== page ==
YES. Key components of property management (renting and leasing) are considered real estate activities under existing Hawaii real estate licensing laws.
A real estate broker's license is required for any person or company that, for compensation, rents, or offers, attempts or agrees to he rental of any real property or who advertises or holds out to the public by any oral or printed solicitation or representation that she or he is engaged in the business of leasing or renting business enterprises or business opportunities or the real property of another, or leases, or who directs or assisting in the procuring of prospects or in the negotiation or closing of any transaction which does, or is calculated to, result in a leasing of real property; and all persons who advertise rental property information or lists. A salesperson working under a broker may engage in such activities.
YES. For example, there are limited exceptions for onsite residential managers (there are the custodial and care taker exemptions).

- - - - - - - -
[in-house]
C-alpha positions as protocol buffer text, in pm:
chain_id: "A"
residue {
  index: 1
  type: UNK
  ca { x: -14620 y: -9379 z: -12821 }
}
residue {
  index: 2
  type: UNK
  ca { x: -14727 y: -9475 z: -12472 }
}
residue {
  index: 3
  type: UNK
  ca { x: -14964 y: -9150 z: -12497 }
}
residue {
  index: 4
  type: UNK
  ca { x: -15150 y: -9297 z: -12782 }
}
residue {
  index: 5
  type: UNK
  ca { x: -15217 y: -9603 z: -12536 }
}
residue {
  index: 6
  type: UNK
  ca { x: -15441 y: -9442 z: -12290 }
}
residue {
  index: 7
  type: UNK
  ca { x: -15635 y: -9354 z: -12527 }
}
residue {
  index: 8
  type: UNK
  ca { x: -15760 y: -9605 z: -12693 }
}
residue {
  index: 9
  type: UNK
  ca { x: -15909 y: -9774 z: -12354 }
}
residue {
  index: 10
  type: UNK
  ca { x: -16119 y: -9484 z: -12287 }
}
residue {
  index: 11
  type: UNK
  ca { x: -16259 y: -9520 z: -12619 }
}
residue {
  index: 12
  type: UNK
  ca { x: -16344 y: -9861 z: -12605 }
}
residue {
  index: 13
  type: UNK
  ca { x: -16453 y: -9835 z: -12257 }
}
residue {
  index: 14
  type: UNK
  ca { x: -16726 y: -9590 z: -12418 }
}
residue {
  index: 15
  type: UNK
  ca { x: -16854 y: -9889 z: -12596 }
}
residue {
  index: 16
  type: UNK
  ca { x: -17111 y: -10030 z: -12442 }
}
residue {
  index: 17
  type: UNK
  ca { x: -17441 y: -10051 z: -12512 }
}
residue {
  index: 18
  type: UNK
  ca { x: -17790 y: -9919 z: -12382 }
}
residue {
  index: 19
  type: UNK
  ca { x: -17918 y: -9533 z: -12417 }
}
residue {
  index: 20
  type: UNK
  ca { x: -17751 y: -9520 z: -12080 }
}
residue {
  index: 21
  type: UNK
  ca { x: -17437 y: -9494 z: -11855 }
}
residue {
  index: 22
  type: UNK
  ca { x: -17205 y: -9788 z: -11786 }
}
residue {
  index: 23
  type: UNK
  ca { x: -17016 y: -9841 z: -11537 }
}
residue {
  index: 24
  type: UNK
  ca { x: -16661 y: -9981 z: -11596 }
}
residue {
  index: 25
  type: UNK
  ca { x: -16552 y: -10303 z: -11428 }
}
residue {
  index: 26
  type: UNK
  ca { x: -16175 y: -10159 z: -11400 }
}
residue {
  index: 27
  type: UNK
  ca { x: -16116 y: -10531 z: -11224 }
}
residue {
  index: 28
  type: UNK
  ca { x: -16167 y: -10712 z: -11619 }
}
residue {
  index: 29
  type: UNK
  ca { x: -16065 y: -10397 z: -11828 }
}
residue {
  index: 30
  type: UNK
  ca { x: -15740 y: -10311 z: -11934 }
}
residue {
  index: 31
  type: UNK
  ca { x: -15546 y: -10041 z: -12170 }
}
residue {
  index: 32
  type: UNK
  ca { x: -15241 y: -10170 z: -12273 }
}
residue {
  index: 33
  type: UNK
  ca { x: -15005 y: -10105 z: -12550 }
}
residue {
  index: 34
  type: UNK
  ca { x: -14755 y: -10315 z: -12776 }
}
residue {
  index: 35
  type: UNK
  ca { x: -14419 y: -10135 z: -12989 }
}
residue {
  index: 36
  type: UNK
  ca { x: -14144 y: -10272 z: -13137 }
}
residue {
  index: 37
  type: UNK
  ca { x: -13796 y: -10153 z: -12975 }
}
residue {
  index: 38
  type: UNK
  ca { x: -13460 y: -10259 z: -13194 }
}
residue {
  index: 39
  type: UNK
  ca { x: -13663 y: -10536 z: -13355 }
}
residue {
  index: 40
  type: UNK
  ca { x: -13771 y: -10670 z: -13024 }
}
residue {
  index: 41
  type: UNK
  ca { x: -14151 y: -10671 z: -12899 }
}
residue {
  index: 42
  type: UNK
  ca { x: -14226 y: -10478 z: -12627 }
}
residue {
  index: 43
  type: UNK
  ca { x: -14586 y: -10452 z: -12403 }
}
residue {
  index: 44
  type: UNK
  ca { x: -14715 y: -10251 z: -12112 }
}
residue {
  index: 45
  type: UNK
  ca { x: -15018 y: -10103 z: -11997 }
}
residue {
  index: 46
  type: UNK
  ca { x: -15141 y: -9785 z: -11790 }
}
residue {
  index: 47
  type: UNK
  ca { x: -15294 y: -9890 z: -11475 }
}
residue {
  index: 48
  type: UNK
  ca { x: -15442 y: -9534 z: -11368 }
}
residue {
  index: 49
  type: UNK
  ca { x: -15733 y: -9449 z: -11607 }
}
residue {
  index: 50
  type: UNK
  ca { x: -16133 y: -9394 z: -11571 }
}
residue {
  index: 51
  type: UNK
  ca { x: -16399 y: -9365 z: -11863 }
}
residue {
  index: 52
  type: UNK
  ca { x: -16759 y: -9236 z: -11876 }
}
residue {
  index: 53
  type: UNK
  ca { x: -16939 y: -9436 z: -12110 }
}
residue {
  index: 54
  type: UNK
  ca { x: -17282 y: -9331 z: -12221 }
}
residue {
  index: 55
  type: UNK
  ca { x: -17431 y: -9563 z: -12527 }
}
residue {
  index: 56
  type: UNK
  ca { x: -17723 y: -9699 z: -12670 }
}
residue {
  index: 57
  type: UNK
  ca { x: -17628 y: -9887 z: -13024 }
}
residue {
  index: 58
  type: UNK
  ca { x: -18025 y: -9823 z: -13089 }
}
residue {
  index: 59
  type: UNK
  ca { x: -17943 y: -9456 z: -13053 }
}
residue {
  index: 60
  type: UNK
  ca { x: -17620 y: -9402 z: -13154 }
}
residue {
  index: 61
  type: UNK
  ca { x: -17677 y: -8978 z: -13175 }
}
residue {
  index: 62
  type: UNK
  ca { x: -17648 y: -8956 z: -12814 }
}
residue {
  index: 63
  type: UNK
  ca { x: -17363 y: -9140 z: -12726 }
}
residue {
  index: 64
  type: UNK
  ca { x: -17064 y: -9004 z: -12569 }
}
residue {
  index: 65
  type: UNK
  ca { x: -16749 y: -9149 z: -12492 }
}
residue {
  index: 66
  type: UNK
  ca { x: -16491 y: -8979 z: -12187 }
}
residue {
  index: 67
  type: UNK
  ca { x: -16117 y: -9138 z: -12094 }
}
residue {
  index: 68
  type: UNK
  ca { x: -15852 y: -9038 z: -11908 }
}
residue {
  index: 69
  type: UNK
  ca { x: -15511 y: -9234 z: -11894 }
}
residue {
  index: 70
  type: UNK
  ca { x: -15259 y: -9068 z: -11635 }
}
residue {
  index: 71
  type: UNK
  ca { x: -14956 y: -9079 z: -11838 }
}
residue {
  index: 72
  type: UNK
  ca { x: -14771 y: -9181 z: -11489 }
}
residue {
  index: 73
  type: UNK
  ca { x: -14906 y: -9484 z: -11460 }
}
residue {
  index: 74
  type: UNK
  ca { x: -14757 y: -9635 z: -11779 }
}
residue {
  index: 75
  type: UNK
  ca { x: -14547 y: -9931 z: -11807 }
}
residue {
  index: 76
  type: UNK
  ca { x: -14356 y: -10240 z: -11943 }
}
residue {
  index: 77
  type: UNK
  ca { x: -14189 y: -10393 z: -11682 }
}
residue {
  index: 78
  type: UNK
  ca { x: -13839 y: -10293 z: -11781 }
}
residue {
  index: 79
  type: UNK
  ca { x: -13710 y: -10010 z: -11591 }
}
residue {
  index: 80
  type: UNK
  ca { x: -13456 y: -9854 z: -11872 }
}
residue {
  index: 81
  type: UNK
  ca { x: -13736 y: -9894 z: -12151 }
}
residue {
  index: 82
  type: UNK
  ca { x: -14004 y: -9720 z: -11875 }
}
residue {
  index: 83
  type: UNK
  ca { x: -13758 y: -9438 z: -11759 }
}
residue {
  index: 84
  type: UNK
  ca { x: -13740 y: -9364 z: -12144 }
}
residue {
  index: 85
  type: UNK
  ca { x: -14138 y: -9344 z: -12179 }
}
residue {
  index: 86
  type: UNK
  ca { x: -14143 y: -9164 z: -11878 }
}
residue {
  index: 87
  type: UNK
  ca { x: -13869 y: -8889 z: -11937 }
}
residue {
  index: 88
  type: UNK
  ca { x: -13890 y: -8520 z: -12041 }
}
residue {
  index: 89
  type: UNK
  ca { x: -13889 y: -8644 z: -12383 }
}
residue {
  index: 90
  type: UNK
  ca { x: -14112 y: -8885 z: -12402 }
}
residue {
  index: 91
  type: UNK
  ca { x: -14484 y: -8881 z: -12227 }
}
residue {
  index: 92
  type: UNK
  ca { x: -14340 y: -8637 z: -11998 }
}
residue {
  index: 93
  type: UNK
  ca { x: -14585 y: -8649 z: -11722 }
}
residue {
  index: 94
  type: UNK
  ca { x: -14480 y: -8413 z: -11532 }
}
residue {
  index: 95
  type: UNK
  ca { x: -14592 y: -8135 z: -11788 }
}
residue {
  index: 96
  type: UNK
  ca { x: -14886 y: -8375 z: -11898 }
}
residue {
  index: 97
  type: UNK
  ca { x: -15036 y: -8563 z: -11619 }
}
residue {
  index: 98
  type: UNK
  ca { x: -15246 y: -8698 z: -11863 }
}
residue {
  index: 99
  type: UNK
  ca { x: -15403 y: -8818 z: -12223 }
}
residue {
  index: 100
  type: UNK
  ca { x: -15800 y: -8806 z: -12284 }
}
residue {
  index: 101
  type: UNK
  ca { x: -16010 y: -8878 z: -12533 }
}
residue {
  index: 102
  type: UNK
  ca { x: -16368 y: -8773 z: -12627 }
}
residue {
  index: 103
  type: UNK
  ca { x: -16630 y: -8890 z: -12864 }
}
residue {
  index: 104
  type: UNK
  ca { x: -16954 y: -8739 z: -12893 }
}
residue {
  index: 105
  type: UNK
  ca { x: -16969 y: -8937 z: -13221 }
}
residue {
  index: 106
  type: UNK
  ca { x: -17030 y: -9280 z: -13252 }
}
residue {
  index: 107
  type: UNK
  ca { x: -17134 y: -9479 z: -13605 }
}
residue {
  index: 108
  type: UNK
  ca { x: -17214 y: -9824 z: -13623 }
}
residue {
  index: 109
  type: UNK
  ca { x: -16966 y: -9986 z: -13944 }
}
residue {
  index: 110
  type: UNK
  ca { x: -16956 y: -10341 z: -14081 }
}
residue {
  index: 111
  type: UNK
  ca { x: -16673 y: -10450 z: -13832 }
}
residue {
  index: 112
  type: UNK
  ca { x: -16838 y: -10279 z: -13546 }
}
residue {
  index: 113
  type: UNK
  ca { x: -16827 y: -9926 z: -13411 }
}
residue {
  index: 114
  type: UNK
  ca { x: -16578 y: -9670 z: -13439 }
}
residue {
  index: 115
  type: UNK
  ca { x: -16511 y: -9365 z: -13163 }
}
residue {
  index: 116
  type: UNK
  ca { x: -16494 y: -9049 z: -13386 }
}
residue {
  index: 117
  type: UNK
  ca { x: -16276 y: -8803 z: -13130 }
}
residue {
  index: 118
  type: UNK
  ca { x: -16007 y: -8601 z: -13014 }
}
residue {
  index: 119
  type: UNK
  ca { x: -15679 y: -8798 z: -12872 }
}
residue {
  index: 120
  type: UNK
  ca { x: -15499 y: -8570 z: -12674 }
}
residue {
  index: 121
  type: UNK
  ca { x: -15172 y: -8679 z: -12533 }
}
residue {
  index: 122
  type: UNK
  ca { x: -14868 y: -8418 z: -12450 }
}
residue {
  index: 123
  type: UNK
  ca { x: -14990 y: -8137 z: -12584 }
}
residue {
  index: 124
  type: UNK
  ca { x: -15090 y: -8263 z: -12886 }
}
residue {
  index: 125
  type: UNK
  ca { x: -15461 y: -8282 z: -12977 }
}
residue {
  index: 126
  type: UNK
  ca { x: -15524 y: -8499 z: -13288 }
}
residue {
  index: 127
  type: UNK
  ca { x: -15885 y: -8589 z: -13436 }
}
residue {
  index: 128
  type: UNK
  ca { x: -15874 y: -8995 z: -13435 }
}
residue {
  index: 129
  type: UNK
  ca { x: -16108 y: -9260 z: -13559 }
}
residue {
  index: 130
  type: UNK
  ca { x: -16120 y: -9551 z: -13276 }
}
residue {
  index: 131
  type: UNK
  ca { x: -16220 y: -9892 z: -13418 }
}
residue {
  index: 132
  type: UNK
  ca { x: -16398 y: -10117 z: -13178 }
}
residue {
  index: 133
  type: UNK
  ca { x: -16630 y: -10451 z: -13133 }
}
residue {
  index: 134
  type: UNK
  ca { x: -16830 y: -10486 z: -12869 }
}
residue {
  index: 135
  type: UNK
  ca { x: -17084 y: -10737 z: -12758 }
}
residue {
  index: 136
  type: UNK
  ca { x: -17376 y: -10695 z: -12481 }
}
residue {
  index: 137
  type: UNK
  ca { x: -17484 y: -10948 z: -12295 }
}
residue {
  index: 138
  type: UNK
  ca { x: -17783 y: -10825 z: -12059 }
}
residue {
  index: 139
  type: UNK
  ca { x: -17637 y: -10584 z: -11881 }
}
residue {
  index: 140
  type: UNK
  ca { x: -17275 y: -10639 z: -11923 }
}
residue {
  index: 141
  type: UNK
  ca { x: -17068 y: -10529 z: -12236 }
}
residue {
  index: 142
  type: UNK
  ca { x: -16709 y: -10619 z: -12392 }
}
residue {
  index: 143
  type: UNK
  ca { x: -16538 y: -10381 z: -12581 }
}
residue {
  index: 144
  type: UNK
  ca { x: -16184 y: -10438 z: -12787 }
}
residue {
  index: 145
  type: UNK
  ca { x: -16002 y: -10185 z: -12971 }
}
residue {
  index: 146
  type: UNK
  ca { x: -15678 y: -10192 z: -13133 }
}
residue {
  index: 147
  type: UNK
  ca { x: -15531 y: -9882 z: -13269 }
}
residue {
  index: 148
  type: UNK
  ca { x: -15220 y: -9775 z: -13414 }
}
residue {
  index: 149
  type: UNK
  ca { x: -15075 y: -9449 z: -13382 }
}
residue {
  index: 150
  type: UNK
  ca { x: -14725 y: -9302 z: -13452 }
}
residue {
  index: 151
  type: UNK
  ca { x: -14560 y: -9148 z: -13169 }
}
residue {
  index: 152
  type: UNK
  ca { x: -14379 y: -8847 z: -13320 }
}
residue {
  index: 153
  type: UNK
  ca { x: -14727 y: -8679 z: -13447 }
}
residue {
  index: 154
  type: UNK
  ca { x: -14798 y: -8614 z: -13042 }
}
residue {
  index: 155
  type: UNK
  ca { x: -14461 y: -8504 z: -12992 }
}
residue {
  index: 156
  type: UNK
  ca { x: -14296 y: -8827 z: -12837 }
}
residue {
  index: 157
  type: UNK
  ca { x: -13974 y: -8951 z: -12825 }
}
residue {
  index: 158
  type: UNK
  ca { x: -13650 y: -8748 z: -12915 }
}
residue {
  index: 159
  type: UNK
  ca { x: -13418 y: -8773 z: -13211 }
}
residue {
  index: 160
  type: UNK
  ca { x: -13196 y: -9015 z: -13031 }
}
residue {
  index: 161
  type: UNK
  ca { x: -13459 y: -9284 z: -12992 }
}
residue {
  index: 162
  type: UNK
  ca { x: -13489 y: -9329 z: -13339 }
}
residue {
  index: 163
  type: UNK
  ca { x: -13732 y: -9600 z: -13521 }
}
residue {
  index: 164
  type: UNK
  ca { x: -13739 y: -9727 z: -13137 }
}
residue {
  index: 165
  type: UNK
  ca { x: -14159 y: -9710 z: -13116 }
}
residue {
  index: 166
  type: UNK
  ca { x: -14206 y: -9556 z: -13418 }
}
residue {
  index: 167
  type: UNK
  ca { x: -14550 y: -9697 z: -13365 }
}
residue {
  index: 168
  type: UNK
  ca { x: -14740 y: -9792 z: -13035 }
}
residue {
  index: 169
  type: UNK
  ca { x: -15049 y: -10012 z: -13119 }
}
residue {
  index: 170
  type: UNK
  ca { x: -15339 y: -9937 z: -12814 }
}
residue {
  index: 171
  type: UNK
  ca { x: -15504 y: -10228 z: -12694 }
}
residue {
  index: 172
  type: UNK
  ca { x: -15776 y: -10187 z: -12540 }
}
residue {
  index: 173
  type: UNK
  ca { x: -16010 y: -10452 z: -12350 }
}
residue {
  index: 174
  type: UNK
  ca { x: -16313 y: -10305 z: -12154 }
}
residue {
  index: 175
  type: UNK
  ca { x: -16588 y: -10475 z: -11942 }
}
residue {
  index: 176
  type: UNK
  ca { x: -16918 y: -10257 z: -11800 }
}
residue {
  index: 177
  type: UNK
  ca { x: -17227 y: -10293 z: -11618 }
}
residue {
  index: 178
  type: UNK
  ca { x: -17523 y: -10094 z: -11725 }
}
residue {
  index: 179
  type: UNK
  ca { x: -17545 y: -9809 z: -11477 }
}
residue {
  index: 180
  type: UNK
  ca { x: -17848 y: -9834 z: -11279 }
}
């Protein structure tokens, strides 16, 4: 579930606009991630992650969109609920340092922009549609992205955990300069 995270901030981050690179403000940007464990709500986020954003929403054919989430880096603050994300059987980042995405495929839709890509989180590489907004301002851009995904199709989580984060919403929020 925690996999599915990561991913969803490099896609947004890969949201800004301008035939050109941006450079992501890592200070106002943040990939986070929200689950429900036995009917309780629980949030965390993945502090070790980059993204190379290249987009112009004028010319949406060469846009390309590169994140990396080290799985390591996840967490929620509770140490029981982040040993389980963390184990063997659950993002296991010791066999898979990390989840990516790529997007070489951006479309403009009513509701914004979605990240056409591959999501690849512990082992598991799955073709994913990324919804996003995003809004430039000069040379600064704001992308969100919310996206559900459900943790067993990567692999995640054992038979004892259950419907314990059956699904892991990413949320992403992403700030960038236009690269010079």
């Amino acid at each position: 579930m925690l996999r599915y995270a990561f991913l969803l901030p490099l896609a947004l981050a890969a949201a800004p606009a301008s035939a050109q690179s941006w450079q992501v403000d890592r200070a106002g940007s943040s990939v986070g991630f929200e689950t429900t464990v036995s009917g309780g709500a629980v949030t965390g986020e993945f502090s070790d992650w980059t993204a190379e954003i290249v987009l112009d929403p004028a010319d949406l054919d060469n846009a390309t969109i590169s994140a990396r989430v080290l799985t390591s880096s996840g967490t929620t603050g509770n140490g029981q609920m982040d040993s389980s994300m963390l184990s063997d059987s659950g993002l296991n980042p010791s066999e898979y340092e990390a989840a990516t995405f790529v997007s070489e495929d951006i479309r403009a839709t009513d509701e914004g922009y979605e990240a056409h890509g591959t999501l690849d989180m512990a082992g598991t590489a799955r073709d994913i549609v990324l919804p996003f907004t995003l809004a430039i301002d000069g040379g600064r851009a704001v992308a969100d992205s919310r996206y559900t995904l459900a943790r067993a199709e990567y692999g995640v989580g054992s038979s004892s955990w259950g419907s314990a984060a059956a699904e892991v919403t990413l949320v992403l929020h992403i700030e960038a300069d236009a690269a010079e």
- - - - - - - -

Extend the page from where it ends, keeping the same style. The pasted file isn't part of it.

For more information about these and other Hawaii property management requirements and exceptions, please the Real Estate Branch of the Department of Commerce and Consumer Affairs.
Before hiring a property manager to manage your Hawaii rental property, you should always check that he or she is licensed appropriately. You can check the license status of Hawaii property managers at the Hawaii Department of Commerce and Consumer Affairs licensee search webpage.
NO. A broker's license is not required to manage community associations in Hawaii; however, condominium association managers must register with the state.
Hawaii real estate broker licensing requirements include:
Hawaii real estate salesperson licensing requirements include:
For more information about these and other licensing requirements in Hawaii, please the Hawaii Real Estate Board.